As a port strike in Chile entered its third week, U.S. importers remained unsure of its possible effects on fruit exports to the U.S.
Workers at Chile’s Port of San Antonio began striking Jan. 3 over retroactive pay for lunch breaks. On Jan. 13, police special forces entered the port and took forceful action against strikers, including the use of water cannons, to protect non-striking workers.
Police also have arrested some strikers, according to media reports.
A meeting was held Jan. 22 between workers, unions and port and government officials, but no agreement was reached, said Karen Brux, North American managing director of the Chilean Fresh Fruit Association, San Carlos, Calif.
Despite the length of the strike, the extent to which U.S. supplies of Chilean fruit will be affected, if at all, remained unclear the week of Jan. 20.
“It sounds like it is becoming a bigger issue, but nobody is coming out with anything definitive,” said Josh Leichter, general manager of Fresno, Calif.-based Pacific Trellis Fruit LLC.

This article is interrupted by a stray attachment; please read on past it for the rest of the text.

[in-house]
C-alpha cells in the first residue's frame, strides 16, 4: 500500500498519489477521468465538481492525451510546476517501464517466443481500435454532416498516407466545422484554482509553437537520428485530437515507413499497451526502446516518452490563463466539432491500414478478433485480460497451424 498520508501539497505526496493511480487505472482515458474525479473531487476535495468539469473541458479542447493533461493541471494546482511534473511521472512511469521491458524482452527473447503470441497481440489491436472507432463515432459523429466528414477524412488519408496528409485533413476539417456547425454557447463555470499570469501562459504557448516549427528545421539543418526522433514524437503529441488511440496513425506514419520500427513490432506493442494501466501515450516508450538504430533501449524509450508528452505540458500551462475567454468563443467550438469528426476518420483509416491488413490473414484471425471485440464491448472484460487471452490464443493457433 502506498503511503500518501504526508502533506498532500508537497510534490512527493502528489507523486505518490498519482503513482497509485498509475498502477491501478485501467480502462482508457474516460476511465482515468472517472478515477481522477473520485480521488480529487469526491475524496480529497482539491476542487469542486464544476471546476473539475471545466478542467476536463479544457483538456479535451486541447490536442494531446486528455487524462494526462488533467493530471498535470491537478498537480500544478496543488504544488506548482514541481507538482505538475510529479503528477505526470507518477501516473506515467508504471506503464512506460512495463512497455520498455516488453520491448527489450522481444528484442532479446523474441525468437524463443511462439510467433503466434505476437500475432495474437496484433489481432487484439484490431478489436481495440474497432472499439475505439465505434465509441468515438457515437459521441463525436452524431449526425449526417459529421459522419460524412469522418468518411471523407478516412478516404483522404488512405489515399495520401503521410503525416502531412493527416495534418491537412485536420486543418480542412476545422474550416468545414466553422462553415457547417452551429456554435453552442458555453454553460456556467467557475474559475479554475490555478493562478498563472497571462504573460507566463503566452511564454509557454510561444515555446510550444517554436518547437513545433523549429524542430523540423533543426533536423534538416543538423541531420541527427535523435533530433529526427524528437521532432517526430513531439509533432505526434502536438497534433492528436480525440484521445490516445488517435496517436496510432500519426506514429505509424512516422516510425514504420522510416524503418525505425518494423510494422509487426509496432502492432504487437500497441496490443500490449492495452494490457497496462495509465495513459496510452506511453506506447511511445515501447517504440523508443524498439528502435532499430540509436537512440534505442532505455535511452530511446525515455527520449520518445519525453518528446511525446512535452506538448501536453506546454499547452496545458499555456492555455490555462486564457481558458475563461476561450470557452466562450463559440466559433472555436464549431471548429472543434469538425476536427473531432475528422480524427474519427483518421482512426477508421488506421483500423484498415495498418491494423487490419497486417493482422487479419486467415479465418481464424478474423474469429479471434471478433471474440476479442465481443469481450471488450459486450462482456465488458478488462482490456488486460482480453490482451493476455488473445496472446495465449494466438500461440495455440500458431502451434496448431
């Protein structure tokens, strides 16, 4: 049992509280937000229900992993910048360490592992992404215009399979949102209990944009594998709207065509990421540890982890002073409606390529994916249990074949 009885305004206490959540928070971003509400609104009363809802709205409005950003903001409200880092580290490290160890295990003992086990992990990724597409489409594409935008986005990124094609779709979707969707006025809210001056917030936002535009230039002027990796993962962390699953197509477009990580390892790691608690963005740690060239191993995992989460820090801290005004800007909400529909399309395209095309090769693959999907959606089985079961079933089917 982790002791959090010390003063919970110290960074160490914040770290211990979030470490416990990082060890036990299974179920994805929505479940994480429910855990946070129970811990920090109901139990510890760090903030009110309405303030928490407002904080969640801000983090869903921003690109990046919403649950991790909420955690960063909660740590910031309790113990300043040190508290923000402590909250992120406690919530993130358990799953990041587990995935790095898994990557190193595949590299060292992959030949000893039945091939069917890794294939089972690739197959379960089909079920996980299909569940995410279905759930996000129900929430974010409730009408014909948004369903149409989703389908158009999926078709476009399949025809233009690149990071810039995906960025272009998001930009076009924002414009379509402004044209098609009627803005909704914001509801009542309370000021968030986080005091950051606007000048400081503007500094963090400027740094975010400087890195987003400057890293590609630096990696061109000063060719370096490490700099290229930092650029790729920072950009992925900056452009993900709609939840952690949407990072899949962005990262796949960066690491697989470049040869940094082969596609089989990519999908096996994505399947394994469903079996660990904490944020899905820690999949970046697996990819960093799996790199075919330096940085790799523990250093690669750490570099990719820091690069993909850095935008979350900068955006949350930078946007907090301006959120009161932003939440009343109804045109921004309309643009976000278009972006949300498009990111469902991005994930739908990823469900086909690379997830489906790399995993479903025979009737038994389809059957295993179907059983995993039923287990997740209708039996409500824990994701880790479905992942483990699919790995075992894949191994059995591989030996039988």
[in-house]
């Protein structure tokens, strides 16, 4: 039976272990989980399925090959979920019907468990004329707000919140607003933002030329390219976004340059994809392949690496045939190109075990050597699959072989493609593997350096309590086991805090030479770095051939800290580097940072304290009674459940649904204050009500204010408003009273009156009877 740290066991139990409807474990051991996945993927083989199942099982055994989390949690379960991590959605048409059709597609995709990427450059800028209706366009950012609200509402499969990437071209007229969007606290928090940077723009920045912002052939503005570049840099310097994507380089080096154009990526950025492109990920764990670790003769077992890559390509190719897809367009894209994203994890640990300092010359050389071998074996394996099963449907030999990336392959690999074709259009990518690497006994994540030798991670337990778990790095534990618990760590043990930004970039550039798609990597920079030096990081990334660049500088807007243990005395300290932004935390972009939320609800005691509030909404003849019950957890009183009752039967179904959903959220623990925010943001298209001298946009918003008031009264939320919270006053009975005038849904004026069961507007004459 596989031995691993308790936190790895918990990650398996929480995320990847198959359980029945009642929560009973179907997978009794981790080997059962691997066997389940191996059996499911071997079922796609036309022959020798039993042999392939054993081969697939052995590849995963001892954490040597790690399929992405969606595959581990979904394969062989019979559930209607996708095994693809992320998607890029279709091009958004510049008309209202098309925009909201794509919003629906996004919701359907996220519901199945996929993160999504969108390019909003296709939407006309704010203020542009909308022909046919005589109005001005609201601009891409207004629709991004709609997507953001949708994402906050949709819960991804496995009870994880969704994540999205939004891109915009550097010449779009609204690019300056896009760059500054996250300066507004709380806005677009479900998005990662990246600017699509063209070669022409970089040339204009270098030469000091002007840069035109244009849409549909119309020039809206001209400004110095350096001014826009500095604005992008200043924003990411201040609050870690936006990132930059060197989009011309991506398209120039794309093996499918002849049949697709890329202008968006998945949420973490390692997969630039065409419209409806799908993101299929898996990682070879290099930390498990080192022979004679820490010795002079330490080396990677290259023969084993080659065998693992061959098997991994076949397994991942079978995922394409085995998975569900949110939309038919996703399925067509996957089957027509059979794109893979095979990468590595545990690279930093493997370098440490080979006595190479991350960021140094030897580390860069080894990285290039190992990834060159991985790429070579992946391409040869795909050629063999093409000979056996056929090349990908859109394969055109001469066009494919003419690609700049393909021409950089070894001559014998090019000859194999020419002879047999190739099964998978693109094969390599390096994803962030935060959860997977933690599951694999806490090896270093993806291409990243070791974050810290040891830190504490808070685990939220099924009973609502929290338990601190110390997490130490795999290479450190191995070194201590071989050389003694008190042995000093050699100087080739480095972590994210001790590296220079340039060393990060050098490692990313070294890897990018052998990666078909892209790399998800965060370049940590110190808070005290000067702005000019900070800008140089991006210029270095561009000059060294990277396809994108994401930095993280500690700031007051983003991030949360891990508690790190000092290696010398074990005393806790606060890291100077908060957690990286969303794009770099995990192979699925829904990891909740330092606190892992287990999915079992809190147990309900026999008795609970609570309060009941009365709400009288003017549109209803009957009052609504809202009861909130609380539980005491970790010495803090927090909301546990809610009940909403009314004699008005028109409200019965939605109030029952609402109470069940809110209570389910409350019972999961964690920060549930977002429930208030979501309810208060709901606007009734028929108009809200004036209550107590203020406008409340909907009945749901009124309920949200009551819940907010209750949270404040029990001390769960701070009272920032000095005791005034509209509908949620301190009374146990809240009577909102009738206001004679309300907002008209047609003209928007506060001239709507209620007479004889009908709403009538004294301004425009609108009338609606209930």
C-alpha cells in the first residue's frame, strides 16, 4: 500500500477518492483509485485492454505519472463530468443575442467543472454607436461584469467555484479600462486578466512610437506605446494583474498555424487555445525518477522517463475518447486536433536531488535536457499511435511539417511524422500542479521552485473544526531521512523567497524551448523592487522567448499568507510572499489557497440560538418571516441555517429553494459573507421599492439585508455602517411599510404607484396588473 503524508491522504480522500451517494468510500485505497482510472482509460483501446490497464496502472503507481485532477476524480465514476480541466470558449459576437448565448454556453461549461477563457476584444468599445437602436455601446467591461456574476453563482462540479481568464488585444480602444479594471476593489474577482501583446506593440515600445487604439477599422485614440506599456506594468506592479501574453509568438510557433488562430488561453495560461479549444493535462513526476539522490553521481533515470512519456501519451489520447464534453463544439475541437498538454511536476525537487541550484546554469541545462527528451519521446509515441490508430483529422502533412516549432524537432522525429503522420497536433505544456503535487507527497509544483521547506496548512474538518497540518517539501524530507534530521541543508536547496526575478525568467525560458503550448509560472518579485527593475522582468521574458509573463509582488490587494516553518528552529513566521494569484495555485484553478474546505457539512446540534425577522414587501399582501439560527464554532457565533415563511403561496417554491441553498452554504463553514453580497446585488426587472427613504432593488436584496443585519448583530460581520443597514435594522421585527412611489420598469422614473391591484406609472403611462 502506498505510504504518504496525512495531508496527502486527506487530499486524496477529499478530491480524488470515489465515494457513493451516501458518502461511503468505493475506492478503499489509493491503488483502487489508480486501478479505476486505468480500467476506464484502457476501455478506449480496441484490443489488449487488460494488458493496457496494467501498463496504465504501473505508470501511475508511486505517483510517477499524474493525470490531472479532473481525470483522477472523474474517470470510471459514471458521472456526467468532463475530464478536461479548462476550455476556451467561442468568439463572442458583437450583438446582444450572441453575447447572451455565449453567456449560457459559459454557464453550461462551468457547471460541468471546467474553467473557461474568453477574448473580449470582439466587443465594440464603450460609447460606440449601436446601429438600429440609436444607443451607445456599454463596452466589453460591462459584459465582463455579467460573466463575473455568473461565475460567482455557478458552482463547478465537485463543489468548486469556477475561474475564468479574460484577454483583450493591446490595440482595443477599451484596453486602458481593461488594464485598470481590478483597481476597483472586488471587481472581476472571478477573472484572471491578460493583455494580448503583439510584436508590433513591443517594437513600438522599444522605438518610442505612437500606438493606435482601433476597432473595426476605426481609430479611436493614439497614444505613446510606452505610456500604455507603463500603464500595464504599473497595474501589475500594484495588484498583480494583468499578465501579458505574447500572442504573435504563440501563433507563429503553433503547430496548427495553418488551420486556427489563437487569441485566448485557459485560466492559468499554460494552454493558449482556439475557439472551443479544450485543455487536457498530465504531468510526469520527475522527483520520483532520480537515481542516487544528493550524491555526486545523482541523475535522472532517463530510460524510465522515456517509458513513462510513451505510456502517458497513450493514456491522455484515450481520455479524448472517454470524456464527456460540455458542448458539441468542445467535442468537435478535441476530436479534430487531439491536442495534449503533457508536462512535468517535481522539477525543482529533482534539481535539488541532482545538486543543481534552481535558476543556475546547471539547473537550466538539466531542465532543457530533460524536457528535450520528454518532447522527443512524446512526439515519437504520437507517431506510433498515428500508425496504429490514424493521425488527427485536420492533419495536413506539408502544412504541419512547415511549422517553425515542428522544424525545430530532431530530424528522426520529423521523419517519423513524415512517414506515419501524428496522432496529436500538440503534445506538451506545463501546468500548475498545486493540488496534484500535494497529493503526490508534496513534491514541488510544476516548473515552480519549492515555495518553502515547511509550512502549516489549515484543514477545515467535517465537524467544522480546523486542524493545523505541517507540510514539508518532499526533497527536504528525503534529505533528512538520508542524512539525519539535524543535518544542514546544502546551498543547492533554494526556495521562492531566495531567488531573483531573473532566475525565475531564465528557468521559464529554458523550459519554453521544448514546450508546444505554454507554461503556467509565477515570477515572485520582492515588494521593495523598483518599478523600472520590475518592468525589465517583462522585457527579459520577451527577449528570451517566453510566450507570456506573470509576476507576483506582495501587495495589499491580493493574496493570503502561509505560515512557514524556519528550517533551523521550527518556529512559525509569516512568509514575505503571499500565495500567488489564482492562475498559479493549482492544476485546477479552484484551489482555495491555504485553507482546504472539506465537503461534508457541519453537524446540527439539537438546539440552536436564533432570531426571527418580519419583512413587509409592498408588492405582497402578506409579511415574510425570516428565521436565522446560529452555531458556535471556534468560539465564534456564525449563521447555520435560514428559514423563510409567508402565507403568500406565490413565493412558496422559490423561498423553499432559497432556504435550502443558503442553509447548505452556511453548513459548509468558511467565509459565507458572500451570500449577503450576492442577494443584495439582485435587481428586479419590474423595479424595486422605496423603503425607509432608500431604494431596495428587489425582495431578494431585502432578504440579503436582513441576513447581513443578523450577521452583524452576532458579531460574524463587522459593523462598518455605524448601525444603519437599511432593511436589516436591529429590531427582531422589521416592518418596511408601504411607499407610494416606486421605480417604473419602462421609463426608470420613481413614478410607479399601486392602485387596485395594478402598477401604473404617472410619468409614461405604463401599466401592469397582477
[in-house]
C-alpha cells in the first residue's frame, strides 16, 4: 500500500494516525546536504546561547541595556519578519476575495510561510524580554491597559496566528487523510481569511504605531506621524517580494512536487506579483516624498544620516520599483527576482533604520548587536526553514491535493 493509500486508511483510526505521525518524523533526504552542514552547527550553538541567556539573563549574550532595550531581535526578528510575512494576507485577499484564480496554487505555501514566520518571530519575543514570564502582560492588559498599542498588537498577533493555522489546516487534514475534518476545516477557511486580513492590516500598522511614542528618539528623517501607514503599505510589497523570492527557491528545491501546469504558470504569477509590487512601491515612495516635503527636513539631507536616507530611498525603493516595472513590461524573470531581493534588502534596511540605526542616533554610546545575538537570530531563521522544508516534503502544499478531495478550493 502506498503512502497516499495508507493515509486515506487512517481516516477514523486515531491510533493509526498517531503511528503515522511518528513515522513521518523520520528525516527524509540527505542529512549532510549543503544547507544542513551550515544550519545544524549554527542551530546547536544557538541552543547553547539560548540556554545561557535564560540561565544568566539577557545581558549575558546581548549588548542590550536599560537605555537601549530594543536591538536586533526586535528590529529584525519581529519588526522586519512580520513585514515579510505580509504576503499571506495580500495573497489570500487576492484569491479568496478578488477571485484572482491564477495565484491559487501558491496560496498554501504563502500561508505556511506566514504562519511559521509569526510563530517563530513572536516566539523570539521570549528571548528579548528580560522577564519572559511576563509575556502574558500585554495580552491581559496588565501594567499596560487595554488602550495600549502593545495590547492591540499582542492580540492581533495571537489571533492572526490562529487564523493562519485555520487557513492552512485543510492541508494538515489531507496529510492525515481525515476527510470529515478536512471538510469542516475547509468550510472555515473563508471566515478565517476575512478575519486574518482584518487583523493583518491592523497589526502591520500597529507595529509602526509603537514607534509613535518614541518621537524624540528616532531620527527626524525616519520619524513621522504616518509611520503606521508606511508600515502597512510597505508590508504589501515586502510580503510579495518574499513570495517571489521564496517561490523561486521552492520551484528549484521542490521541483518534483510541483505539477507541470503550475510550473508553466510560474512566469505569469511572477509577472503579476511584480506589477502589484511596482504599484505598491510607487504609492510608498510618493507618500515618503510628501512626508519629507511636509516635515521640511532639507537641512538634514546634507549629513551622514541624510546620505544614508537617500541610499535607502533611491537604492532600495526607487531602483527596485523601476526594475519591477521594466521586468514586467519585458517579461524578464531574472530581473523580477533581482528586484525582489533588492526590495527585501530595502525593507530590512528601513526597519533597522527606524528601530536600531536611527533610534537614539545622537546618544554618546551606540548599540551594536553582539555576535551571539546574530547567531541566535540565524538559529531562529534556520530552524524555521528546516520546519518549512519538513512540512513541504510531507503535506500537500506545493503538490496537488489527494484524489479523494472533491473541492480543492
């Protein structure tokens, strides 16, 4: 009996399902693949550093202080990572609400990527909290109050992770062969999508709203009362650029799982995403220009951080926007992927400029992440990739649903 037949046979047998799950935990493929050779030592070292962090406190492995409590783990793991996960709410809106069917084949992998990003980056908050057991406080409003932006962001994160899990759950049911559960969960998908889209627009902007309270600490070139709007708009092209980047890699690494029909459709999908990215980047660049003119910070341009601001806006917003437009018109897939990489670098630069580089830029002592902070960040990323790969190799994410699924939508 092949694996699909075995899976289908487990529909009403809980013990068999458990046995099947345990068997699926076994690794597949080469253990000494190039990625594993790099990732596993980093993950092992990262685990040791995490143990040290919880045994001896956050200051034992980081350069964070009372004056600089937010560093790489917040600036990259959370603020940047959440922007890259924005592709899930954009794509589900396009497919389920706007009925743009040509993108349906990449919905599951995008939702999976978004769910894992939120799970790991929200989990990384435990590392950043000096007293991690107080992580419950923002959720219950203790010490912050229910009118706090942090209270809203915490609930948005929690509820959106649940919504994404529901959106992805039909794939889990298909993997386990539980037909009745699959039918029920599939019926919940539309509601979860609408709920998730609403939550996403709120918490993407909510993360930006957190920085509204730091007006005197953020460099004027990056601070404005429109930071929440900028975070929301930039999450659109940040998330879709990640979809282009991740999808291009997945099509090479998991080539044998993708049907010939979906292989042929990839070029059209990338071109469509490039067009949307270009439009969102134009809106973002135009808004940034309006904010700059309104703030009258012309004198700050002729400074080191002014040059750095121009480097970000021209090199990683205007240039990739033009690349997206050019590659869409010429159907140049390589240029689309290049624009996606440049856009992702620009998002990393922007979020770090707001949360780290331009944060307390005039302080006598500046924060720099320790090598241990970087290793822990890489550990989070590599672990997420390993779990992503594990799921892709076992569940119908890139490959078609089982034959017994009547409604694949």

In the week ending Jan. 18, U.S. imports of Chilean avocados, blueberries, cherries, grapes, nectarines and peaches were up from the week before, according to the U.S. Department of Agriculture.
Imports of Chilean avocados, cherries and grapes were higher in the week ending Jan. 18 than in the same week in 2013. Blueberry, nectarine and peach imports were lower.
U.S. importers have said the strike, coming less than a year after another one at a Chilean port, could hurt the image Chile is trying to cultivate of being business-friendly.
According to media reports, shipping giant Maersk Line agrees. According to a story published on the website fis.com, a Maersk official said the frequent strikes make potential trading partners wonder if Chilean ports are safe, and if they should take their business to other countries.
Maersk did not return requests for comment.